This current situation is unprecedented in our lifetimes and it seems it is still very much, just the beginning.

Physical health is part one.

Economical, mental, spiritual health are all challenges which lie ahead.

As a result, we have created a series of lessons and resources to focus on things to spread all that is good today.

And what we can look forward to in the future.

I invite you all to join us to create a better world today – student-by student, and lesson-by-lesson.

So that tomorrow we are more prepared and better equipped to take on the most challenging  upcoming phase of our global pandemic: recovery.

The conversations, videos, illustrations, and lesson plans are all meant to stimulate conversations, share, and tell stories in order to make the best of this situation.

To make the world a better place.

Today’s first set of resources is a set of illustrations about sharing and caring.

We encourage you to teach vocabulary and expressions that are centered around positive, happy ideas that are helping to make the world a better place to be.

The world is in dire need of leadership right now. The world needs more leaders like you.

To access the original set and lots more resources that encourage, promote and teach optimism, growth and leadership sign up: www.pocketpassport.com

Language and culture are connected at the hip, however cultural competence is often overlooked and under-covered when teaching English.

This week we will use one of our sets of flashcards to storyboard dining etiquette in a Japanese restaurant (the examples are meant to be very light and basic though we will touch on and cover cultural competence in varying degrees later on)

This blog references and uses material from the Pocket Passport storyboard library. This particular set was created to talk about and explain dining.

The example stories that I am referencing and including links to merely touch on a couple of methods to teach this lesson. There is a myriad of ways to use these flashcards.

These stories (the pre-made stories that I am using as an example) can be used by any level students. These are two examples of a very beginner and an intermediate lesson to show the level of English that might be expected and how the language can be scaffolded if teachers choose to create their own lessons (create their own vocabulary lists, scripts, listening, vocabulary and grammar exercises).

There are infinite possibilities of how and for what level classes/courses they can be used for.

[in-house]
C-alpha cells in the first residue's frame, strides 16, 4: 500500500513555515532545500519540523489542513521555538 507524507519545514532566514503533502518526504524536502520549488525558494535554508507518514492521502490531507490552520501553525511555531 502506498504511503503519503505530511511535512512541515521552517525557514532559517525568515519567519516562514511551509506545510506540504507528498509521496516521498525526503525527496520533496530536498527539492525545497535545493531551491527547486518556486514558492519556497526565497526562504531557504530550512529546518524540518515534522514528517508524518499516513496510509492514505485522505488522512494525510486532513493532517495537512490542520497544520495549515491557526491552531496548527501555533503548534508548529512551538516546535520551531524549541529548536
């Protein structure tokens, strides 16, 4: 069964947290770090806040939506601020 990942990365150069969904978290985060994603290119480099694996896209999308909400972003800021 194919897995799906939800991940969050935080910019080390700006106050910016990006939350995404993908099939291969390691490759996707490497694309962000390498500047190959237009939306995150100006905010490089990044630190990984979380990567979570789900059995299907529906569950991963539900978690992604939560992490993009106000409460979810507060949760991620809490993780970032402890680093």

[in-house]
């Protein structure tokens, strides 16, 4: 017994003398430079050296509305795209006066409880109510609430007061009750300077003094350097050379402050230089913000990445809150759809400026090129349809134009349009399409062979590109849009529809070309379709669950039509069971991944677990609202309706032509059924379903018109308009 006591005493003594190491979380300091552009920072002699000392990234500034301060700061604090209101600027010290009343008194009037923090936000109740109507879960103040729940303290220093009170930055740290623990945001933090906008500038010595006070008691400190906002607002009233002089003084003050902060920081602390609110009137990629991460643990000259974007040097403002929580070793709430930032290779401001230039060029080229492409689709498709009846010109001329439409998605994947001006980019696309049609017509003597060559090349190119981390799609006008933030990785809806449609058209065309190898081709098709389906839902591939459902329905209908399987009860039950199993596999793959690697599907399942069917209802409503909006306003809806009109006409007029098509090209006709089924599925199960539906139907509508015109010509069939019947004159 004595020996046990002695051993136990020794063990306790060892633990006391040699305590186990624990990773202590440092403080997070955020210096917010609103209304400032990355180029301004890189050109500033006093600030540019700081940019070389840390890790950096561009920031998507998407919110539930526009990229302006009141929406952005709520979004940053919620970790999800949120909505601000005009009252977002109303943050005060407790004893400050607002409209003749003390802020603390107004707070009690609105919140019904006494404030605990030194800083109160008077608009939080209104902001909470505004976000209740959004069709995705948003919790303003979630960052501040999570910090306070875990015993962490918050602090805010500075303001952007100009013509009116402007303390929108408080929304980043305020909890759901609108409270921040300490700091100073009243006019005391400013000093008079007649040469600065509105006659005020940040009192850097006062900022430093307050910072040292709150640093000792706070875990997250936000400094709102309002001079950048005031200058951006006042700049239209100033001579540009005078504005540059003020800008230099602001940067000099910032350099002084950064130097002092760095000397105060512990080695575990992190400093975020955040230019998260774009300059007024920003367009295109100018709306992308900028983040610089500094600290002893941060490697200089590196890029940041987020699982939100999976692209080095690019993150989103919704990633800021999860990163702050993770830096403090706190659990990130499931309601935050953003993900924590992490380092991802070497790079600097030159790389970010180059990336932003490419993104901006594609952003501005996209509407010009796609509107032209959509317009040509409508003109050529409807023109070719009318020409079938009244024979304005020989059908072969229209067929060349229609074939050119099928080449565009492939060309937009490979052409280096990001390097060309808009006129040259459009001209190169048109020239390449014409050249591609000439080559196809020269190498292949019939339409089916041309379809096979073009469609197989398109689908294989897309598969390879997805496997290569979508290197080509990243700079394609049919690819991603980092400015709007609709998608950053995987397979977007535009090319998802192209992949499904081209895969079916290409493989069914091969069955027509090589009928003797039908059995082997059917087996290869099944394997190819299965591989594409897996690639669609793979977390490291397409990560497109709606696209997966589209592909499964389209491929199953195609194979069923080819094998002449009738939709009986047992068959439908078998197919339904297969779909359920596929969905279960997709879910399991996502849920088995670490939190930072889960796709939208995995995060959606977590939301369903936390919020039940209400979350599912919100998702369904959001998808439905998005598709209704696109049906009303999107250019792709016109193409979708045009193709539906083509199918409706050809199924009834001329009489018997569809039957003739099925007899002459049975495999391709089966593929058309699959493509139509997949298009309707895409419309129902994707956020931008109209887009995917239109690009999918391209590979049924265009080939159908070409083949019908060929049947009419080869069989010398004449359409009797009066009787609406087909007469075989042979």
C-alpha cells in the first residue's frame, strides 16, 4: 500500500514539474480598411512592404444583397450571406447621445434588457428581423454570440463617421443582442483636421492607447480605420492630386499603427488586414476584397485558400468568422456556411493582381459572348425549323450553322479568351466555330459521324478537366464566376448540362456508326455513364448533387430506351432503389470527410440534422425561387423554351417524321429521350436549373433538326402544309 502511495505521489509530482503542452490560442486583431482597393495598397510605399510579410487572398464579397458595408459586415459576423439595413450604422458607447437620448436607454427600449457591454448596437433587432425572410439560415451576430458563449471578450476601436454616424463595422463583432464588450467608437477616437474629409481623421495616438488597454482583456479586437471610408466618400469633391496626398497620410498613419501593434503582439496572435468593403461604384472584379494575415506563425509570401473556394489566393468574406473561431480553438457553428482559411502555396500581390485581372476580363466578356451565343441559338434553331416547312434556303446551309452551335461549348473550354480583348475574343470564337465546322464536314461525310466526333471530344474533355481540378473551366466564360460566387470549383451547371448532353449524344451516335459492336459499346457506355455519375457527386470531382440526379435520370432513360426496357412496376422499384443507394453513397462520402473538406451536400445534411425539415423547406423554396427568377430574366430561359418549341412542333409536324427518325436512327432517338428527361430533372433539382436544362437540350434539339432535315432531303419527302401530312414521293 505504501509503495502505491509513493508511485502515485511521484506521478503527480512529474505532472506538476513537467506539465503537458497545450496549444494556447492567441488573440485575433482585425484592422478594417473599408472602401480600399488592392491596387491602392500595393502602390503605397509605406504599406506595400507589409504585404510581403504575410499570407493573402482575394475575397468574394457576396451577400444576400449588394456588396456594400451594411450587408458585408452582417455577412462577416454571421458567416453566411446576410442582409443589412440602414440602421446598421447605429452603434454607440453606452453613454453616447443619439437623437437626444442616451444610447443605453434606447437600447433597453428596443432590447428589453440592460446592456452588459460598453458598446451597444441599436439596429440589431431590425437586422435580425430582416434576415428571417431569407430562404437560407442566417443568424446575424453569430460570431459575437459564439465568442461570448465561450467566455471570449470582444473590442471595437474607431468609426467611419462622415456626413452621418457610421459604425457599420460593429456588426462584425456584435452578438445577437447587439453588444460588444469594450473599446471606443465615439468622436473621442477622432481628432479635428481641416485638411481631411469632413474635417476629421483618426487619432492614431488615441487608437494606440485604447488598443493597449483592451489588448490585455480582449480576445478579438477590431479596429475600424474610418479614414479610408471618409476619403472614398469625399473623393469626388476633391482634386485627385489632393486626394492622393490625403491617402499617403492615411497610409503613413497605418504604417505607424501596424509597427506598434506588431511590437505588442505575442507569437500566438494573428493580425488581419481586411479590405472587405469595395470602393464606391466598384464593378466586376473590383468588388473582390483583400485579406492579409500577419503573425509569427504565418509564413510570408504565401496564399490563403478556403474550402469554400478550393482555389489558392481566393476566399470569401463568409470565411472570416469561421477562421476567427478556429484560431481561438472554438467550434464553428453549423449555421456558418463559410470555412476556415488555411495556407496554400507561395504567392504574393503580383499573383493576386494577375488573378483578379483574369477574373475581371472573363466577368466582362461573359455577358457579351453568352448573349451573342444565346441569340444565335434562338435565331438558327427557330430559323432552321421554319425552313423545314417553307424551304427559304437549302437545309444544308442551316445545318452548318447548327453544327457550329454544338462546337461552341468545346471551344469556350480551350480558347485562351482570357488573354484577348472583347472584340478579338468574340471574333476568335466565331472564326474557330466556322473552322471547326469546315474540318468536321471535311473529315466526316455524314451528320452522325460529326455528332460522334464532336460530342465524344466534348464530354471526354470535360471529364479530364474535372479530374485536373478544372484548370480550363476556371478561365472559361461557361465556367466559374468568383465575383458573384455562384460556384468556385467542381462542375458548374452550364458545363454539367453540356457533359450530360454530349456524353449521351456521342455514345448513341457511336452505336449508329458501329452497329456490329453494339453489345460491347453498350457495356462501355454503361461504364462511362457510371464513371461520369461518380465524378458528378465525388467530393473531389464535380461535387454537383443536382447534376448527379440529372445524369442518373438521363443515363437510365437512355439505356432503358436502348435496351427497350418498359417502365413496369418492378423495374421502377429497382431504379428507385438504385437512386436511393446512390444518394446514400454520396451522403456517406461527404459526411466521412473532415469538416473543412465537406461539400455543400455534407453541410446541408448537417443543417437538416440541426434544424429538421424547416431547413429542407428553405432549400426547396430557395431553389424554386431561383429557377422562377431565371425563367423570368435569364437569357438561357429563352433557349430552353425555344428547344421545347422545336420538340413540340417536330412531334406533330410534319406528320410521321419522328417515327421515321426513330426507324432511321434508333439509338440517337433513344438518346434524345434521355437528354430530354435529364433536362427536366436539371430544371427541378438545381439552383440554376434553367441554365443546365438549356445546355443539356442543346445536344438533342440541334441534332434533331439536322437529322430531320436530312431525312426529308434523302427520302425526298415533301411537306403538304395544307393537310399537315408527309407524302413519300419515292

Just a few examples…

For beginner level students, have them point to each card and model what the character is saying. For a warm-up to the lesson ask them to flesh the characters out. Elicit a name and basic backgrounds for each of the characters.

A few examples of some warm up questions are:

1.  What is (his/her) name?

2. Where is he/she from?

3. Why is he/she here?

4. What is he/she doing?

5. How long will he/she stay?

Brainstorm feelings, greetings and common expressions that people use in a restaurant. For lower level students it is okay to elicit it in Japanese since one of the objectives is to ask them to explain their culture and customs in English.

You should deter your students from using sweeping generalizations like, “we Japanese…” and instead teach them more common ways to introduce their understanding of their culture such as, “In Japan it’s common…” or “Some people in Japan…” etc.

Here is an example of the language we might expect to come from a low-level student. 

Here is an example of the language we might expect to come from a low- intermediate to intermediate level student. 


A few sample flashcards 

Other Ideas:

– customs of dining in Japan

– comparing Japan and other countries dining etiquette

– greetings, meanings of greetings at a restaurant that serves dishes that  are not from an English speaking country

– customs and taboos of dining (from anywhere)

– conversation sketching and storytelling

Our extensive library can be used in a variety of fun and innovative ways to explain a number of things including: health and nutrition, social responsibility, environmental issues, cultural awareness, communicative competence, respect and manners as well as to build creativity and imagination with our fairytale and science fiction storyboards.

For more information email us at: info@pocketpassport.com

*Pocket Passport’s storyboard sets are made up of between 4 and 30 flashcards per set and touch on a variety of themes and topics.

**In addition to our storyboard sets we have over 2000 vocabulary building flashcards which can also be storyboarded.